The Georgia Appeals Court bounced a long-running legal dispute involving one of Atlanta’s richest families back to a trial court to determine whether the billionaire dynasty’s patriarchs abused their control over their children’s assets.
Since 2010, the Rollins family, which controls the Orkin pest control business and other assets reportedly worth almost $8 billion, has torn itself apart in multiple civil and divorce lawsuits.
The appeals court ruled on Wednesday that a lawsuit filed by Rollins CEO Gary Rollins’ four children should now go to trial before a Fulton Superior Court judge who initially dismissed the case, sending it on a circuitous migration through Georgia’s supreme and appeals courts.
“We’re very pleased with it. That’s exactly what we argued and wanted,” Lamar “Mickey” Mixson, attorney for the Rollins children, said of the ruling. He said he expects the upcoming trial — likely to be long, expensive and complex — to happen in 2015.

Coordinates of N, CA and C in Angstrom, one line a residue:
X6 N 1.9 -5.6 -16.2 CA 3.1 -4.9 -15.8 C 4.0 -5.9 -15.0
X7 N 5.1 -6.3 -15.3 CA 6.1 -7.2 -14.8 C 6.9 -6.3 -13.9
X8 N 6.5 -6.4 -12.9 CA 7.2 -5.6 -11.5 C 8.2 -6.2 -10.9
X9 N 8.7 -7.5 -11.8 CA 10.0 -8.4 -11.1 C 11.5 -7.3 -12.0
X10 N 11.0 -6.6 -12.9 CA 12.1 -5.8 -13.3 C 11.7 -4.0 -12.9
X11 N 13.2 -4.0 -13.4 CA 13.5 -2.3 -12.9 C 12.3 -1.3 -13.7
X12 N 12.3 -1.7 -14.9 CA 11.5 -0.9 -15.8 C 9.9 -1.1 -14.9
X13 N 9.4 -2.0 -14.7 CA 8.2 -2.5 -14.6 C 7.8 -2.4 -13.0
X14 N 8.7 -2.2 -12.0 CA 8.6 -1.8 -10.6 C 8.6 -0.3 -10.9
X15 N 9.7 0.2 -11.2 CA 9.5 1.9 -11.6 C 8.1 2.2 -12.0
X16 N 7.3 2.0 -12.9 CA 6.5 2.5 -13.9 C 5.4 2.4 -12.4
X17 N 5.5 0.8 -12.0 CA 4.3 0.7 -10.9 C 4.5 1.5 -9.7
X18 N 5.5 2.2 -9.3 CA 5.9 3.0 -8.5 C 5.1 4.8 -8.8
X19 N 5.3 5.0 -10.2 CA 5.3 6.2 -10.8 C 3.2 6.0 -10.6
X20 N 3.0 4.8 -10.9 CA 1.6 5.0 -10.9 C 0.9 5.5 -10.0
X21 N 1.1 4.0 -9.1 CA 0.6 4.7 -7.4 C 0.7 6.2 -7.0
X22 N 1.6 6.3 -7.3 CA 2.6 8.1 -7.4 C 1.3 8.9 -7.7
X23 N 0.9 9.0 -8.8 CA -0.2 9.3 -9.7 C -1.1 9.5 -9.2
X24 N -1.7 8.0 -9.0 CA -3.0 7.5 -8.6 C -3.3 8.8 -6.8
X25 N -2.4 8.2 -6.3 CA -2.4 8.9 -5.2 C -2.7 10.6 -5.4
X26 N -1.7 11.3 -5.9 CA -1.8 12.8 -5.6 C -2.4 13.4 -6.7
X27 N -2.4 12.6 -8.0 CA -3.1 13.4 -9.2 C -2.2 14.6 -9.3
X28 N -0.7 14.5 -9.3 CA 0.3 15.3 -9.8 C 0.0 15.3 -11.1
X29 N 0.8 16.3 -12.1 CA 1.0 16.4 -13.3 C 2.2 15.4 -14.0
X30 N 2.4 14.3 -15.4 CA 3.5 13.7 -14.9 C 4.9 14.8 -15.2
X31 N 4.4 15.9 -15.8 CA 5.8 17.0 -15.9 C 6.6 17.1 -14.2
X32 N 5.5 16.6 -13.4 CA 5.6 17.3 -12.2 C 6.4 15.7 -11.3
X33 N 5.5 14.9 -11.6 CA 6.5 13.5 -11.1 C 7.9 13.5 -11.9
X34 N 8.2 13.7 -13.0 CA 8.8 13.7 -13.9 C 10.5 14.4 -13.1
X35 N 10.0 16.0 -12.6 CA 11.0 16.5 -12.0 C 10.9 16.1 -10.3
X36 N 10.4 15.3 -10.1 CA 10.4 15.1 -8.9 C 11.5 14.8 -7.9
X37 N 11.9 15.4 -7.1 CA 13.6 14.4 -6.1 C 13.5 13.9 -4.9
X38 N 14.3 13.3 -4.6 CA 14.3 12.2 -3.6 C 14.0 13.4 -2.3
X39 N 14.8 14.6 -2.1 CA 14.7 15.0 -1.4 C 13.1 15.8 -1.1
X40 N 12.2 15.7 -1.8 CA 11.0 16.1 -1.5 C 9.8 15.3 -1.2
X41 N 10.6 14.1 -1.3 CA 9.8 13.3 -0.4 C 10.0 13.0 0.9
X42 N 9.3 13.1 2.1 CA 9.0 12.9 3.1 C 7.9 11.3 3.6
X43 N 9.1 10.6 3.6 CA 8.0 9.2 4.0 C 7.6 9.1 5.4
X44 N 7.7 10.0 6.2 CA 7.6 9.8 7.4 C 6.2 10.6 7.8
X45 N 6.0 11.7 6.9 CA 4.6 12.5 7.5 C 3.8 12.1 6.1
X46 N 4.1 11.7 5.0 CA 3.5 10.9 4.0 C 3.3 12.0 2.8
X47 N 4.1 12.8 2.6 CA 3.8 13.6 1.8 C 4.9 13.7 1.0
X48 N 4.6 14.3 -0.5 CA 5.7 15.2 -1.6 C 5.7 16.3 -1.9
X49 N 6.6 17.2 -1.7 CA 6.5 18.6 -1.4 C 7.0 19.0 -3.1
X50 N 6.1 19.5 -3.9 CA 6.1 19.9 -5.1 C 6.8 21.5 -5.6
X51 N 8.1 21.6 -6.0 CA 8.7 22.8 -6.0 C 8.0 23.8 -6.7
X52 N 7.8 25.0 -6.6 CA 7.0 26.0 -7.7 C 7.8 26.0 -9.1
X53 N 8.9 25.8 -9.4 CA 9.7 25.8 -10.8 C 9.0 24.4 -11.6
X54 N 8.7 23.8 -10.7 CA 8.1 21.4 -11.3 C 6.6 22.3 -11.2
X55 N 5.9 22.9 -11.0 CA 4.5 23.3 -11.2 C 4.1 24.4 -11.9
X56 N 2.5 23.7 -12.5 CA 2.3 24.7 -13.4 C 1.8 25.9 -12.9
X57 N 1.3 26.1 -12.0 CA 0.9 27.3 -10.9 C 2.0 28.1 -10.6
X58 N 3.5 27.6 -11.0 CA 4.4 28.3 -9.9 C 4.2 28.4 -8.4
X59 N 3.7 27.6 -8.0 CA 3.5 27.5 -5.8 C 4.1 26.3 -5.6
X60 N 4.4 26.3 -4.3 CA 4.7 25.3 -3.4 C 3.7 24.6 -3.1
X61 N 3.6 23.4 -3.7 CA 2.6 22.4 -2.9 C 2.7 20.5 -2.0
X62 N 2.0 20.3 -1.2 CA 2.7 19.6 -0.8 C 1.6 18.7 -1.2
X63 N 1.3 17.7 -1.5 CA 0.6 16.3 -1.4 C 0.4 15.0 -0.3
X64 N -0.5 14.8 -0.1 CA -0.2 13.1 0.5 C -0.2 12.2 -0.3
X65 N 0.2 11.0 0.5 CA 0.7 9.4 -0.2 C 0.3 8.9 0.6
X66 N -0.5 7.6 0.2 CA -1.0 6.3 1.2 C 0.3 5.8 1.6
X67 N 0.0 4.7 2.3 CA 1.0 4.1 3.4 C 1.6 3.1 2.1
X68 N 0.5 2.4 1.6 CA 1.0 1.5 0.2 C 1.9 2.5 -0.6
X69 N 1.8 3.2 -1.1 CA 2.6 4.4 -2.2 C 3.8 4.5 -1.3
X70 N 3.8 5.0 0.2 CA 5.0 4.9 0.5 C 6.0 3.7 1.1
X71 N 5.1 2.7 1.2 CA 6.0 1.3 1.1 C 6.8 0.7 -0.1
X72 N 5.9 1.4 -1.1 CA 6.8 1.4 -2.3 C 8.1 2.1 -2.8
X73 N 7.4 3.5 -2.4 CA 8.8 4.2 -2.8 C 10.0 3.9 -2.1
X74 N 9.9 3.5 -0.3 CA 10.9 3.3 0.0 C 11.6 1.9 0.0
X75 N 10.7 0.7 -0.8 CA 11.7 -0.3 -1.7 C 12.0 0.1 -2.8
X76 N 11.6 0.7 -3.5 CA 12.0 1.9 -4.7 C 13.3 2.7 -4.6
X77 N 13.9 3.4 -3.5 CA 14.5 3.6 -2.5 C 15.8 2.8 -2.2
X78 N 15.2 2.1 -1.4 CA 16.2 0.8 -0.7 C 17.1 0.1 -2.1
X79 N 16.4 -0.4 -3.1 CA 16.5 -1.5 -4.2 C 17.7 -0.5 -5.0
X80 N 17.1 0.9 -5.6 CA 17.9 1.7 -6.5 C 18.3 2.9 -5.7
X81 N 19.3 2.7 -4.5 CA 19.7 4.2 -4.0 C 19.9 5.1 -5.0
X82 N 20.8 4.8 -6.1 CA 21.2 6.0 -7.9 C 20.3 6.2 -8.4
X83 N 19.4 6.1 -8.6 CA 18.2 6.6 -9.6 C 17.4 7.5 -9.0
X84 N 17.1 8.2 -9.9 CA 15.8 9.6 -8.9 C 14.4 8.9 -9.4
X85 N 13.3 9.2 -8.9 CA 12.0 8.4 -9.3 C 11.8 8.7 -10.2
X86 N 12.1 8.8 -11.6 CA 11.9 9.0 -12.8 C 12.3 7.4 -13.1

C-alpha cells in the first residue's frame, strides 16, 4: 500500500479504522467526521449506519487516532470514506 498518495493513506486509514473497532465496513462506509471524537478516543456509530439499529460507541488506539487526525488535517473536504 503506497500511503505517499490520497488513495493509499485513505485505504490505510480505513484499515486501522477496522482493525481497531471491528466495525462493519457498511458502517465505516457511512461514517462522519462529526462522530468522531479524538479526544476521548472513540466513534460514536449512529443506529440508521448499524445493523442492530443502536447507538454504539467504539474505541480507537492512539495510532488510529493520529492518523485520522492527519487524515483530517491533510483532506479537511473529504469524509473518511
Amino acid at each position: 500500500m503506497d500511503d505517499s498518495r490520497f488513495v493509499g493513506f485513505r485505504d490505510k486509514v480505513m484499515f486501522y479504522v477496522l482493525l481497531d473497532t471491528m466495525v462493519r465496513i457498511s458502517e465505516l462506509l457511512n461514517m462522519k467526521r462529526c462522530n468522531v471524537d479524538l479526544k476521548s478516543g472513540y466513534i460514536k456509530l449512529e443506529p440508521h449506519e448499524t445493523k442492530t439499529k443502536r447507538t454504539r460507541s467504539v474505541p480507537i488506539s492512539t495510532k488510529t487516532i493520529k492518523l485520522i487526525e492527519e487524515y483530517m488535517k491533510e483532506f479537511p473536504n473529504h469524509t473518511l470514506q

The core dispute has generated tens of thousands of pages of court filings since former Orkin President Glen Rollins and his three siblings sued their father and uncle, Rollins Chairman Randall Rollins.
They accused the two men of abusing their control over a complex array of family trusts and companies, pulling out $47 million and cutting off their nine children’s incomes if they didn’t meet a code of conduct.
A spokesman for the Rollins patriarchs declined to comment. In earlier interviews, representatives have said the Rollins brothers’ moves were legal, and that the four children were motivated by greed in their efforts to break up trusts with illiquid assets that were set up by the business dynasty’s deceased founder, O. Wayne Rollins.
Two days after the lawsuit was filed, Gary’s then-wife, Ruthie Rollins, sided with her children and filed for divorce. Shortly after, Glen Rollins was fired from his job as Orkin’s president, and the four children’s incomes from the trusts were cut off.
Randall’s five kids, who didn’t join the lawsuit, are still getting incomes from their trusts.
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